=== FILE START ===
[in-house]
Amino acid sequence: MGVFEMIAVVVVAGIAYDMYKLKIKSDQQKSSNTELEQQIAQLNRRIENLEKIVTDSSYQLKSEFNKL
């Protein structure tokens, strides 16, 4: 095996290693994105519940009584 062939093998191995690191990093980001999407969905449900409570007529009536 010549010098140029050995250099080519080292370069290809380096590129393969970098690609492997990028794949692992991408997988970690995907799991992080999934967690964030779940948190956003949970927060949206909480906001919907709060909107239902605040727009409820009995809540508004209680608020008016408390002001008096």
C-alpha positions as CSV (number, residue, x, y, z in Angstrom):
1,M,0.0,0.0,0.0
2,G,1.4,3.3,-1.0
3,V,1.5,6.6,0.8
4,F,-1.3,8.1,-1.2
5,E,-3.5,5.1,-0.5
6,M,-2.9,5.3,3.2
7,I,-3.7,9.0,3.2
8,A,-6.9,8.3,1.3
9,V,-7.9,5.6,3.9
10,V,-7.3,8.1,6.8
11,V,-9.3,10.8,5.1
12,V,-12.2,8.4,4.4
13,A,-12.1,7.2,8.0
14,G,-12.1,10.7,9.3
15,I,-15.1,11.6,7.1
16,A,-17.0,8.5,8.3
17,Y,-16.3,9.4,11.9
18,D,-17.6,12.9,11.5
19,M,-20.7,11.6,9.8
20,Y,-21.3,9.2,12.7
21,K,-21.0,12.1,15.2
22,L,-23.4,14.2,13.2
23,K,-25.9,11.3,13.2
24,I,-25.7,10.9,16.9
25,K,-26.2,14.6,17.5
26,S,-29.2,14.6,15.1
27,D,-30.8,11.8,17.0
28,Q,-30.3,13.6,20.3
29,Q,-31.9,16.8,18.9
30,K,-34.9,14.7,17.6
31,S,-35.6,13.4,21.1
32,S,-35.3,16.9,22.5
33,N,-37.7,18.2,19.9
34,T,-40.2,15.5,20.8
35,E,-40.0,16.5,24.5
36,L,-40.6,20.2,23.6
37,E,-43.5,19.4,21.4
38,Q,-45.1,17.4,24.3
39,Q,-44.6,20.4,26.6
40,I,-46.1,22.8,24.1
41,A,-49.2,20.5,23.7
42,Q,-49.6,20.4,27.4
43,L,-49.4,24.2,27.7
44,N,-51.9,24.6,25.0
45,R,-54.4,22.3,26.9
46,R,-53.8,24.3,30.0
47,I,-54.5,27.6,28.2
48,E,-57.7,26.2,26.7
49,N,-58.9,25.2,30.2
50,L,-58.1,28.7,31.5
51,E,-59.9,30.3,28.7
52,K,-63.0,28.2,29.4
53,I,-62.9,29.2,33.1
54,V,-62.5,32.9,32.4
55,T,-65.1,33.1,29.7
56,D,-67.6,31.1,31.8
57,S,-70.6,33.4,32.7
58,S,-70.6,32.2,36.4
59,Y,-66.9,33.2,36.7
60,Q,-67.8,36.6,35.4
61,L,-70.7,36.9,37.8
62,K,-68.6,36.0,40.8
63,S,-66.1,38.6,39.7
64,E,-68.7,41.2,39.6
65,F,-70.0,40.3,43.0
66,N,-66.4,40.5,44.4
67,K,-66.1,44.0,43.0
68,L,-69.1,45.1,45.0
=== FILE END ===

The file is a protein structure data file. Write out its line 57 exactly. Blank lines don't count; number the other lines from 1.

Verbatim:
53,I,-62.9,29.2,33.1